Children and TechnologyTwo links passed me by recently that I must pass on to you. The first one takes us back to this past fall, when I was waiting anxiously for the movie adaptation of The Golden Compass to arrive in theaters. Now that TGC‘s been released on DVD, it appears as the lead in a slide show on the Entertainment Weekly site called “Read the Book! 23 Disappointing Movie Adaptations.”

I ended up going to the movies twice (one a free preview, one I paid for) to see The Golden Compass, and in the end I had to admit that although there were a lot of things I liked about the film version (I thought the cast did an excellent job with the abbreviated script), it was still too chopped up and jumbled that to be easy to follow. Plus it had been cut so short that if you hadn’t read the book, there was a lot about Lyra’s alternate world that would be hard to grasp. Its worst sin, as the caption says, was that the film version “diluted its more sinister, religion-defying Magisterium elements into family-friendly pop soda.”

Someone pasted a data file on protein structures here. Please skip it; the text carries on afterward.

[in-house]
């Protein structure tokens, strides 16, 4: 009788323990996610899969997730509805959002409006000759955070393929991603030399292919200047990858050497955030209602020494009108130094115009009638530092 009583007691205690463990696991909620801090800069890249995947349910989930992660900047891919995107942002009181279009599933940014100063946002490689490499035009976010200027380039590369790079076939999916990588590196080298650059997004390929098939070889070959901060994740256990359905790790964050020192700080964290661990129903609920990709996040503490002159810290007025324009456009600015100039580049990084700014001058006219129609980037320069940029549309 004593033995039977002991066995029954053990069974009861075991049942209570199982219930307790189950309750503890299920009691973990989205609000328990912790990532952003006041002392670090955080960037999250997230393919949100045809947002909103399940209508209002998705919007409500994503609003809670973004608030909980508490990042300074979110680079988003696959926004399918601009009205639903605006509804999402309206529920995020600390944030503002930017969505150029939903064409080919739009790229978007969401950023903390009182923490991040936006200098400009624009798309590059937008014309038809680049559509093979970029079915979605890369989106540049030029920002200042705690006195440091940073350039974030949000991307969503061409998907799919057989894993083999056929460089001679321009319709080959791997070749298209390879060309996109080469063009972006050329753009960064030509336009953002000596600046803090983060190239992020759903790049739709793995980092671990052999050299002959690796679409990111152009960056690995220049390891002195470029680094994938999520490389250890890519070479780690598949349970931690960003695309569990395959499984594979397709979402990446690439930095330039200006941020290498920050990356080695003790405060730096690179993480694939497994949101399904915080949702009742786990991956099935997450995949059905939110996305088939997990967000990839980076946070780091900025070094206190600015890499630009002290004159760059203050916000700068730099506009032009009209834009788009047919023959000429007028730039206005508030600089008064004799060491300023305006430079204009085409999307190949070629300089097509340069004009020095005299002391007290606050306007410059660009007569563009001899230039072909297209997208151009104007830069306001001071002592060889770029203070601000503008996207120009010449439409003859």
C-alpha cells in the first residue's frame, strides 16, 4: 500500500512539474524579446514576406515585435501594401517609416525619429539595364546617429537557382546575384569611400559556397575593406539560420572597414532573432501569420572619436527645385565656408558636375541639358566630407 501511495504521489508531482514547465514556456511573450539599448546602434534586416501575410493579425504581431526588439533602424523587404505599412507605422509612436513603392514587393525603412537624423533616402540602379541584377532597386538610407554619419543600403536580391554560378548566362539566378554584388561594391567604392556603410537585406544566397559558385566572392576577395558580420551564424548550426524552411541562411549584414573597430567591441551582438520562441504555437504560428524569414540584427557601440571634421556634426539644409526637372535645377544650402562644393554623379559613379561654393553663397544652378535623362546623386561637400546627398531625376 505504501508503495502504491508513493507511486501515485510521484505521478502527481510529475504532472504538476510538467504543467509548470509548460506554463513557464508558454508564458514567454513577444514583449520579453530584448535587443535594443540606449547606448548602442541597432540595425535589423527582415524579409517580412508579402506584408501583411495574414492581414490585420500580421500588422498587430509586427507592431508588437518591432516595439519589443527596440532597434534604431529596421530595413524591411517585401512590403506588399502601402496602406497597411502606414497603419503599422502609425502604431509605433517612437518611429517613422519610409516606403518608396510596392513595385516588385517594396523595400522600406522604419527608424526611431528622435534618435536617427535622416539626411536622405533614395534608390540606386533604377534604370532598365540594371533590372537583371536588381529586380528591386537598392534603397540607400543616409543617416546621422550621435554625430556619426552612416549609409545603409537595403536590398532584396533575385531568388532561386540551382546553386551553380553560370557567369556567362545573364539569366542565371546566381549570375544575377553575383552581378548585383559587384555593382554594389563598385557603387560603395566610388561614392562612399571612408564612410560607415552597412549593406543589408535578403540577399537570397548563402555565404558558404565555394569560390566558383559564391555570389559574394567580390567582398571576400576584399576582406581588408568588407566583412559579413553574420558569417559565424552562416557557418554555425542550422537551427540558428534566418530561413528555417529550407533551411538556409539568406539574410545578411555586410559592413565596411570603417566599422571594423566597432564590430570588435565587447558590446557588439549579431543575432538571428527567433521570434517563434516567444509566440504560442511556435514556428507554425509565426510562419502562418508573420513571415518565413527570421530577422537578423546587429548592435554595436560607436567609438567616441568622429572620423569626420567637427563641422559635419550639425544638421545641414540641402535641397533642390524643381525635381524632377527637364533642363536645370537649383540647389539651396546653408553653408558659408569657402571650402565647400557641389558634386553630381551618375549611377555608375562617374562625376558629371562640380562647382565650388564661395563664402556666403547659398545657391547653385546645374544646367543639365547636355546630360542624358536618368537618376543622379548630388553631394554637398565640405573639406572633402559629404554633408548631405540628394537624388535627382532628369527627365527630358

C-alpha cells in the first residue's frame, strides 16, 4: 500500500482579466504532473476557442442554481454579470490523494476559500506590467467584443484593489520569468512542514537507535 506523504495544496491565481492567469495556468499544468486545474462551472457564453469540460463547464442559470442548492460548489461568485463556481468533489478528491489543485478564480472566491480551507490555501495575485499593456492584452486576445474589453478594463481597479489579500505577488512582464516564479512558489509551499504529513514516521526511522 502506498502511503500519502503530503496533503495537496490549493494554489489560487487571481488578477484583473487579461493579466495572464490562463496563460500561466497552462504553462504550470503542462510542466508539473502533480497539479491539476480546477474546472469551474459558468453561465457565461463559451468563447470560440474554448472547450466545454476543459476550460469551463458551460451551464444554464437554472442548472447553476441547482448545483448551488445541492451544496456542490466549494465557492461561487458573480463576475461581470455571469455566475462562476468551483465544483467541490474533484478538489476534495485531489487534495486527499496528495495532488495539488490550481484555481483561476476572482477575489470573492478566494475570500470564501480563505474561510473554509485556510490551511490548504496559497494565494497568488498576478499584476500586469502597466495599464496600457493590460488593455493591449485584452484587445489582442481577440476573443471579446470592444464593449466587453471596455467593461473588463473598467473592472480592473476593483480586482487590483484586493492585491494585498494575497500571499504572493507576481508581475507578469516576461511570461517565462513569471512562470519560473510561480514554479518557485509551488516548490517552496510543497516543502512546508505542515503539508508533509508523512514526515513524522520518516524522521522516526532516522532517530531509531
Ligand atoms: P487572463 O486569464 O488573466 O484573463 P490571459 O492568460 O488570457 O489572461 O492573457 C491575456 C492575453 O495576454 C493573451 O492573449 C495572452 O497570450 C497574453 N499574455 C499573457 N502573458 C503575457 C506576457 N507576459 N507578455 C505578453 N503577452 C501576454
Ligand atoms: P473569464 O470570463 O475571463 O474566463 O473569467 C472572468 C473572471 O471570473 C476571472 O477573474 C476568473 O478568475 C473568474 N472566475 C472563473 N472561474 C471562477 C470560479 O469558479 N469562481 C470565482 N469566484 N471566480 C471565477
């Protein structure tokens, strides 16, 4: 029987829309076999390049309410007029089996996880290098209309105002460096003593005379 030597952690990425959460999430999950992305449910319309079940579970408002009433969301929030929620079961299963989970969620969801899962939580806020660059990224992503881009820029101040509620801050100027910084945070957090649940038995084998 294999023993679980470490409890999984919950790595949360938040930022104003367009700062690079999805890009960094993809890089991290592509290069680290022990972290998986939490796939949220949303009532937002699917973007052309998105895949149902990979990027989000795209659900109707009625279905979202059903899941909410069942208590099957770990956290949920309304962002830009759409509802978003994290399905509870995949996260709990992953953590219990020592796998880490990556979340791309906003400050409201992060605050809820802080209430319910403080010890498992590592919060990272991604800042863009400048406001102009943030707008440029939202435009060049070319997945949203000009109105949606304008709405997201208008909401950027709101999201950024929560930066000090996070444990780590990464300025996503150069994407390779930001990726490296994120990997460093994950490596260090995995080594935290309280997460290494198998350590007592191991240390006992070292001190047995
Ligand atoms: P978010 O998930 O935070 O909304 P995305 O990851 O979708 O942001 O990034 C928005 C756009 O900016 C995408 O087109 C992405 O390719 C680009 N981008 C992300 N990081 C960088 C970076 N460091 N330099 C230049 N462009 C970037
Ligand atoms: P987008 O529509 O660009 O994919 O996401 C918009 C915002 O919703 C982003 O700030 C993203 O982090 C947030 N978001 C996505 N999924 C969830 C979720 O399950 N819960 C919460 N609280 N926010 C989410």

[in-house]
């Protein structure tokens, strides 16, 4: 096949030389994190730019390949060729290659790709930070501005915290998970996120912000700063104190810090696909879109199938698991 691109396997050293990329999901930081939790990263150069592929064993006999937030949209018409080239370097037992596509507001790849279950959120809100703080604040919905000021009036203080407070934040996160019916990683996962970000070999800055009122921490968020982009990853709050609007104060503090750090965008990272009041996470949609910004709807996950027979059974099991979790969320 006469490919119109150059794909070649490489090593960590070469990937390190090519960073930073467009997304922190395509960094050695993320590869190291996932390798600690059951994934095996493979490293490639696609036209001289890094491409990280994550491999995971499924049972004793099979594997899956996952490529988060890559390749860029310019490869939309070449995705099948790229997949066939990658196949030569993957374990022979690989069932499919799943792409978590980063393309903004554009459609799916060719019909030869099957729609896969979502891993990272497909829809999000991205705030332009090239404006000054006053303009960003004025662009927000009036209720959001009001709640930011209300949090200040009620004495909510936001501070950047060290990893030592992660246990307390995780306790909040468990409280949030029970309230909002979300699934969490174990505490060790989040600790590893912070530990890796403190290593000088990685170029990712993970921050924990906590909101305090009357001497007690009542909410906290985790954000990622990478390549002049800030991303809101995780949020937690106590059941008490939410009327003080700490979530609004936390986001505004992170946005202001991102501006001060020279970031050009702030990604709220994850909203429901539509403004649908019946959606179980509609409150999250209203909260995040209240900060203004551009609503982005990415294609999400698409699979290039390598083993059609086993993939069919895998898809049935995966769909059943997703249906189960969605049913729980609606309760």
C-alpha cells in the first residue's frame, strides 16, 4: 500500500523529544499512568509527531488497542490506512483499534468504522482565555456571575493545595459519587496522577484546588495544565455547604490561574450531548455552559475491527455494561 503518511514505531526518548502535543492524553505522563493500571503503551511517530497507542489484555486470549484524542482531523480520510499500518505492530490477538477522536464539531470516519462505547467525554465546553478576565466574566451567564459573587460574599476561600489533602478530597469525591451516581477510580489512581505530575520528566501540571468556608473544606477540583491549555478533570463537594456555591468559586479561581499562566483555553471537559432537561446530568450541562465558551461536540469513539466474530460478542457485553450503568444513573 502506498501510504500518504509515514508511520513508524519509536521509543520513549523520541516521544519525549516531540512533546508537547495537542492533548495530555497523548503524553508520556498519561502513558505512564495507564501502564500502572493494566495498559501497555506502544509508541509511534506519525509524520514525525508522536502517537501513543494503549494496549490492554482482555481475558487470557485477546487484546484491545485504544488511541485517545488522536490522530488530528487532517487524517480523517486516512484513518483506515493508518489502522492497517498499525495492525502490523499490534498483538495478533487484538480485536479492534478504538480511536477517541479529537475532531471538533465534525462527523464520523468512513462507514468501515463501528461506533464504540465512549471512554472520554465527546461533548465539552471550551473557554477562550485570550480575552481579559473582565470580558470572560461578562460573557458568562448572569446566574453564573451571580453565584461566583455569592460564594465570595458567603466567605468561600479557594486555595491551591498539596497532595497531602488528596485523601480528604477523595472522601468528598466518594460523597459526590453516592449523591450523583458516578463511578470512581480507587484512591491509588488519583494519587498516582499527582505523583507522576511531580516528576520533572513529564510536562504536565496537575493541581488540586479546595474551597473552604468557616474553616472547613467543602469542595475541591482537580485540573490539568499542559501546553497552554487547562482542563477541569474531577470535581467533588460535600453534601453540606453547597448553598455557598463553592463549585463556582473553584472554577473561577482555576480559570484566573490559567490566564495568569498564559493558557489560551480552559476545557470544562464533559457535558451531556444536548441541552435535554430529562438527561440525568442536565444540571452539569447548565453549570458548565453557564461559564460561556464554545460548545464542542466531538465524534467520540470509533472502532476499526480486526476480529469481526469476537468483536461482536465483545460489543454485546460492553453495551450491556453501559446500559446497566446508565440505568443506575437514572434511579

The other link may gross you out, particularly when you look over at all those public access PCs that all those kids and teens are typing and mousing upon. This Yahoo News article is called “Computer keyboards can be dirtier than a toilet: study.” Here’s a quote that sums up a study done by a UK computer magazine, Which? Computing:

“Most people don’t give much thought to the grime that builds up on their PC, but if you don’t clean your computer, you might as well eat your lunch off the toilet,” said Sarah Kidner, editor of “Which? Computing” in a statement.

Does your library clean the keyboards and mice of its public PCs? If not, all I can say is “eww.” Get those latex gloves out…